Test 5: Performance. I was able to make a decent shot of properly extracted espresso using the manufacturer’s directions of 16 to 18 grams of coffee per 80 mL of water, stopping the pumping at 36 to 40 grams of espresso. As I was brewing, I realized that the other 40 grams of water remained in the bed of espresso in the portafilter. My first run didn’t achieve the much sought-after crema that is so prevalent in Wacaco’s ads for the Picopresso. What is crema you ask? Crema is the lovely red-brown foam that you see atop properly made espresso. For more on crema, coffee expert James Hoffman has a great explanation here. At first, I thought my grinds might be too coarse, so I dialed up a slightly finer setting. I brewed, I pumped, and I got just a little faint whisper of crema atop my espresso. I tried a different roast at the same grind setting. Same result. The espresso tasted good. It wasn’t the very best espresso I’ve ever had, but, for homebrew on the go, it was damn tasty. I tried an ultra-fine grind setting (five clicks on the VSSL Java) and, presto, was able to pull a proper doppio with crema naturale! Perfecto! For a compact travel brewer, the Picopresso did a damn fine job.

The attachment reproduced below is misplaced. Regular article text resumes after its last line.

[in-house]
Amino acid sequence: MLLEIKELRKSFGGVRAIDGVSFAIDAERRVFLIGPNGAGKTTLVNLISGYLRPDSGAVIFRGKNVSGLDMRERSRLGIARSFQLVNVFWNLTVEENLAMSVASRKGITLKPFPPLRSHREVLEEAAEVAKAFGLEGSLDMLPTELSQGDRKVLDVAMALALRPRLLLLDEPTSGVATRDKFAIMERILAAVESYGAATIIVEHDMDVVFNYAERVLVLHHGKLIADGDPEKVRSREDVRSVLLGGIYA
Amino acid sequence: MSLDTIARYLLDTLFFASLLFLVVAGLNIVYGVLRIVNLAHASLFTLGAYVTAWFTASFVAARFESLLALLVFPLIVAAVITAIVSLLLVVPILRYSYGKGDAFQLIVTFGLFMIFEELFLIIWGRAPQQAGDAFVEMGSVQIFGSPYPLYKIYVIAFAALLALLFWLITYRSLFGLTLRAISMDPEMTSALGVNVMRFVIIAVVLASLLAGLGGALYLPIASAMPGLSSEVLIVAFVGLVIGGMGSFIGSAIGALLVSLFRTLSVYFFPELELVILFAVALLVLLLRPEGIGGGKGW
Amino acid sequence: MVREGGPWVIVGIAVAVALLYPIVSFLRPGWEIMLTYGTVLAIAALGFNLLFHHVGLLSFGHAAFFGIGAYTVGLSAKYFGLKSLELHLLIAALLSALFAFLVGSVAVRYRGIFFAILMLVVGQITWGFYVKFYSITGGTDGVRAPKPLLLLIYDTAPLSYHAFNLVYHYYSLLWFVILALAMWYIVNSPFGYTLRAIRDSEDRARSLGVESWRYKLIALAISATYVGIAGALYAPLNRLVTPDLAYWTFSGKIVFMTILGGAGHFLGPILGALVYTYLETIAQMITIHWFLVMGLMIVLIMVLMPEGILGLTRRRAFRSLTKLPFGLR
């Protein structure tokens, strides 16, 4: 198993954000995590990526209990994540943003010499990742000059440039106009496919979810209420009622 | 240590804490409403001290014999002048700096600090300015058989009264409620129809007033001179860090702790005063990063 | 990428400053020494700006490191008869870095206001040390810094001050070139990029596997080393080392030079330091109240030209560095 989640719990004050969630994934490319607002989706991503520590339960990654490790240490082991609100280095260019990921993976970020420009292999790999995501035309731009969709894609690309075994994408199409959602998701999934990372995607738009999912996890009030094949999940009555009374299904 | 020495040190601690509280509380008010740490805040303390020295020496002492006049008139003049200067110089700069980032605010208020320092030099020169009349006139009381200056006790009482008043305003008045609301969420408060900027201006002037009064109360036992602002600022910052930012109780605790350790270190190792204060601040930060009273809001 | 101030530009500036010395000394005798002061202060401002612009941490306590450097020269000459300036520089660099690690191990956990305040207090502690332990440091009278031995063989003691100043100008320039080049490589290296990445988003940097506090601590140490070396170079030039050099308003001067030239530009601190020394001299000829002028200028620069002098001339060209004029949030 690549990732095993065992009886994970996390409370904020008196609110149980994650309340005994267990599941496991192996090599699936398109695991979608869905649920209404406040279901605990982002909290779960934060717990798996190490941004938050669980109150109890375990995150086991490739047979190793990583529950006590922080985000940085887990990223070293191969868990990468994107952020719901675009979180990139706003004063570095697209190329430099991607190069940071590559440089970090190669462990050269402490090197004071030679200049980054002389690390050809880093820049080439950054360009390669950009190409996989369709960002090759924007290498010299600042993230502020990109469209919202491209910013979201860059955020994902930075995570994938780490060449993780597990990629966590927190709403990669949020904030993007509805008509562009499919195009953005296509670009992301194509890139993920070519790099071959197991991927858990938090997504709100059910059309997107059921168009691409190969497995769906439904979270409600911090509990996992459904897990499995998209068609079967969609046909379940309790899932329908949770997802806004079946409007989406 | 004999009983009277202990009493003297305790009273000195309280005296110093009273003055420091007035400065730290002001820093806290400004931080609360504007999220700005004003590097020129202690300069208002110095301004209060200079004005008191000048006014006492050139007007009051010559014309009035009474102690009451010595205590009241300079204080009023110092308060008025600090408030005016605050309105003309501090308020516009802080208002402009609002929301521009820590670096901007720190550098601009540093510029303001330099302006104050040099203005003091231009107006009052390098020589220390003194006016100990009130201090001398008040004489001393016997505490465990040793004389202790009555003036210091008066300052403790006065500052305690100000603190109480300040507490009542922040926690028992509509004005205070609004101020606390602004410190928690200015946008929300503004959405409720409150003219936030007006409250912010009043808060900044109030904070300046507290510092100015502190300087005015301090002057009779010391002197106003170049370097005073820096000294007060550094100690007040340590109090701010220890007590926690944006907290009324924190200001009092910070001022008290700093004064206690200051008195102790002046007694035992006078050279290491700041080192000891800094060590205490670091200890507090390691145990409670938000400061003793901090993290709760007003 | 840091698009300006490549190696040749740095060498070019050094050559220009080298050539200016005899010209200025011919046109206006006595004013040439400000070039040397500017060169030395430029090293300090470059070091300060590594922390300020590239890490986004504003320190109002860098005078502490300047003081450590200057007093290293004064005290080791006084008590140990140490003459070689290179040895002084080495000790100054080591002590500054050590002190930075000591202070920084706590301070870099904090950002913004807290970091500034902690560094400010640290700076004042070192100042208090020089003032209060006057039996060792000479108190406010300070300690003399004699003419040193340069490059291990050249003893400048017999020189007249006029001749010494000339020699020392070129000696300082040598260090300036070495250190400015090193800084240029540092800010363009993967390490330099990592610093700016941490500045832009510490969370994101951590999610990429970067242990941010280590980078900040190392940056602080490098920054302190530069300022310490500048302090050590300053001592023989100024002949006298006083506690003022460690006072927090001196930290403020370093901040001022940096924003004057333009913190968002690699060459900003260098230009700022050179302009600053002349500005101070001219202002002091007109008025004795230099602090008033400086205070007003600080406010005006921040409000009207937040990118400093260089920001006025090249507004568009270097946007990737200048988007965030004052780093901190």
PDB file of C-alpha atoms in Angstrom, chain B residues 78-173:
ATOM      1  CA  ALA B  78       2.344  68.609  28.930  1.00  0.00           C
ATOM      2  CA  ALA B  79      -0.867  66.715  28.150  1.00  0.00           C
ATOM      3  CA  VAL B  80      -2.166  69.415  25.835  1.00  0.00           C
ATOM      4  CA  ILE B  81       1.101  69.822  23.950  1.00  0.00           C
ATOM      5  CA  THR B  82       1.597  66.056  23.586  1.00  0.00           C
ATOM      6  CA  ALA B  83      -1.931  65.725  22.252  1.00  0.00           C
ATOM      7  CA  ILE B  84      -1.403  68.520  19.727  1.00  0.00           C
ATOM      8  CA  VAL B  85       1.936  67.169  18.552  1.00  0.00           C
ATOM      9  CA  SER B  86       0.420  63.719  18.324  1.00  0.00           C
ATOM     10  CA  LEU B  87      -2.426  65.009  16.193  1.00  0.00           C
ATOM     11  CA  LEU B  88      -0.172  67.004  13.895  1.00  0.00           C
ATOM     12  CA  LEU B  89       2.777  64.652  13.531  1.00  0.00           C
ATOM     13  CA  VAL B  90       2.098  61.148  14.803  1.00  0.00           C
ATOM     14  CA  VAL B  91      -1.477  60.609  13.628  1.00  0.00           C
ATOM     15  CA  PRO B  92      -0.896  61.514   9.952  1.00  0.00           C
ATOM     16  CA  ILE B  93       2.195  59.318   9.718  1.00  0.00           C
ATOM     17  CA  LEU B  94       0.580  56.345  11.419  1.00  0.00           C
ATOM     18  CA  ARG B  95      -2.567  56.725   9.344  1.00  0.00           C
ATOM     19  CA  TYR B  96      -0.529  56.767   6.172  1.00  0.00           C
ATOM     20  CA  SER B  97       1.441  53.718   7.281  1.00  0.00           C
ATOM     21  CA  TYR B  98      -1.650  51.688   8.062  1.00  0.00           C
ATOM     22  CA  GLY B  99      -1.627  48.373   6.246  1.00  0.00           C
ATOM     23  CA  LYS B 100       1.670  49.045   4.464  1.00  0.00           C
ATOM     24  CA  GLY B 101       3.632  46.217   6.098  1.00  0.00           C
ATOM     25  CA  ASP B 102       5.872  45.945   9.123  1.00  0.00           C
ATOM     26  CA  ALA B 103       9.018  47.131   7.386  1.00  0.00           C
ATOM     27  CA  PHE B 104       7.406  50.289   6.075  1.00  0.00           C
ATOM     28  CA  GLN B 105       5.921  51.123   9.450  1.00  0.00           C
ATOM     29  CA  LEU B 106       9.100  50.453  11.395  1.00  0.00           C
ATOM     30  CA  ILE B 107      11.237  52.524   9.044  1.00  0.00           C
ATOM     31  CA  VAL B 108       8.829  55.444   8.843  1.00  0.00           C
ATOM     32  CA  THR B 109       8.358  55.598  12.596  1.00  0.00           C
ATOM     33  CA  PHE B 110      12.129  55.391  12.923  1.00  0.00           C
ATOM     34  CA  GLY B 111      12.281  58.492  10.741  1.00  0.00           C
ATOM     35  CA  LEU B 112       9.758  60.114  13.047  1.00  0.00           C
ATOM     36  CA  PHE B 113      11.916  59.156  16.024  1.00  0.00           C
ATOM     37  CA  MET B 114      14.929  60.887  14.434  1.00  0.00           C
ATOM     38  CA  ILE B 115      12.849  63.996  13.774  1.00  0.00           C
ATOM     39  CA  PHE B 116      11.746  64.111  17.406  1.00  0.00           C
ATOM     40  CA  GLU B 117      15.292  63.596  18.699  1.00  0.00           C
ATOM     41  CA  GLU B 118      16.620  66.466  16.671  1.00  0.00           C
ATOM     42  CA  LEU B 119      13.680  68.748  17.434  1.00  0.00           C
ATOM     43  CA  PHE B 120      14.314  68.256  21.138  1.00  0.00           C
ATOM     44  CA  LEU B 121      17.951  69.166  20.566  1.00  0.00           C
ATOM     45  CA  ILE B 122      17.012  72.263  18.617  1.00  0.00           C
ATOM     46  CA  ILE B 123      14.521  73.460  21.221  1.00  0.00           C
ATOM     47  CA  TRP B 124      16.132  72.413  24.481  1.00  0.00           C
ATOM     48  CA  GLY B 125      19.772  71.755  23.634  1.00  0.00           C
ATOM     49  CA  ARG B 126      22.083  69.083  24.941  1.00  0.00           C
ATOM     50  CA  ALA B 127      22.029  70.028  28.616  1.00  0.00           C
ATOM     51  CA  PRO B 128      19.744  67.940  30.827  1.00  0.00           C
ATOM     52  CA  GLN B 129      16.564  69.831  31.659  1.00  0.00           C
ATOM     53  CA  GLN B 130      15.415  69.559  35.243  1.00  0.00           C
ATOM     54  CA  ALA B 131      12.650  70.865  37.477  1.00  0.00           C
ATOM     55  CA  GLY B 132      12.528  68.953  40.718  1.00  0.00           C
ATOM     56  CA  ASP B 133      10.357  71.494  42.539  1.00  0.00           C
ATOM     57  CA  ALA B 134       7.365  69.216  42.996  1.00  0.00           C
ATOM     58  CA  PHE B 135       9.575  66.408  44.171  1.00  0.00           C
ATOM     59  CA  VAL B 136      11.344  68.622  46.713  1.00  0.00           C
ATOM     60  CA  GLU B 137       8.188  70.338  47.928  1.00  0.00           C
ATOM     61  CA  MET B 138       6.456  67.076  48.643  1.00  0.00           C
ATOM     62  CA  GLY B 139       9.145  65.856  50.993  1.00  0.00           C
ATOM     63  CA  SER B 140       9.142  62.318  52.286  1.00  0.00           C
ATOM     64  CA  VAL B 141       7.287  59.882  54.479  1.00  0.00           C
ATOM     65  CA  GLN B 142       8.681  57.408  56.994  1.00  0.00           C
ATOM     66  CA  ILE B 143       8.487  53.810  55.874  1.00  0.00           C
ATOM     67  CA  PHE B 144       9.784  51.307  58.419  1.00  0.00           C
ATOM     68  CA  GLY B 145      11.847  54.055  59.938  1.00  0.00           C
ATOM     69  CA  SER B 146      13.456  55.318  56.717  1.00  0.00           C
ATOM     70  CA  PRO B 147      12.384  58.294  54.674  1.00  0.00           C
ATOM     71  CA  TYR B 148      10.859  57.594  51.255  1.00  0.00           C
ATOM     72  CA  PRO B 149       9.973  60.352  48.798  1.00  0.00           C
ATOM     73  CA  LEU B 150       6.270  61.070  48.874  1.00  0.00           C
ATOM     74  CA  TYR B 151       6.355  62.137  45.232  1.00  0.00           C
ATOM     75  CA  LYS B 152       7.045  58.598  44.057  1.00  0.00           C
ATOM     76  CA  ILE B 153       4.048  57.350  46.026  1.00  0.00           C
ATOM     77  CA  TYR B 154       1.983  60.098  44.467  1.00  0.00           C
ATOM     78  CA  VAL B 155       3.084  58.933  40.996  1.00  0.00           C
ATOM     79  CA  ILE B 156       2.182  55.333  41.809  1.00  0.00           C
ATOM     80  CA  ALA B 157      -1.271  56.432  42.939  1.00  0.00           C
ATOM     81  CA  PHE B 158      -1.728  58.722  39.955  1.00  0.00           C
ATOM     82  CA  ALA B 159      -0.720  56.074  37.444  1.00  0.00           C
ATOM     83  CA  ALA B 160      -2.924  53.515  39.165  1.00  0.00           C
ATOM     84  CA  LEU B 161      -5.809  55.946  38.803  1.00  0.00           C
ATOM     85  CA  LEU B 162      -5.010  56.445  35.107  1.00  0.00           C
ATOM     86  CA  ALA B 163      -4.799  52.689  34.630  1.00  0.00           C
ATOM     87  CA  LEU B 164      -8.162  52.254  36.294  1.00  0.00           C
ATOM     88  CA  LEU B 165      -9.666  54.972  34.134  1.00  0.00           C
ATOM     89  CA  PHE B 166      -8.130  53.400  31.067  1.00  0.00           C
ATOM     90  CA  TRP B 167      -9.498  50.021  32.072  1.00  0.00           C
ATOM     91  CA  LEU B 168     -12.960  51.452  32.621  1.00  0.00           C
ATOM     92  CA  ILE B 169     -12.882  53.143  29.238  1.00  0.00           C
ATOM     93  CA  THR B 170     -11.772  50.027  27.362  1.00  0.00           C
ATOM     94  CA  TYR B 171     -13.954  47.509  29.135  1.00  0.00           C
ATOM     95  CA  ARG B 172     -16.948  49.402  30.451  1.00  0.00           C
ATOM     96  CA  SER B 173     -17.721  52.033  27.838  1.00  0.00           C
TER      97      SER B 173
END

What we like about the Wacaco Picopresso

Wacaco Coffee Press
The results of the Wacaco Picopresso (Joe Plenzler)

With the Picopresso, Wacaco set out to enable people to quickly brew a quality doppio (double espresso) by re-imagining the main elements of a commercial espresso machine and putting them in the palm of your hand. Did they succeed? I can offer an enthusiastic but qualified yes. Is it truly cafe-quality espresso? No. But is it a decent espresso? Absolutely, and it is remarkable espresso for a portable unit that only costs $130. I’m truly impressed with the quality of construction and components to include the tamper, funnel, brush, and distribution tools. Even the plastic elements of the Picopresso feel like well-designed, well-crafted parts. And I appreciated how the entire portafilter basket and housing was made entirely from metal. I also liked that the Picopresso itself is environmentally friendly in that it requires no batteries or other sort of electric power to operate. (Now if they would just get after that polyurethane foam packaging.) I also didn’t mind the 23-step process. I love espresso and it’s worth the investment of time. The Picopresso is a well-designed unit that’s aesthetically and kinesthetically pleasing. There’s a zen in the process, and the distribution and tamping steps are particularly satisfying to execute — just pick your higher GT score folks to operate the Picopresso.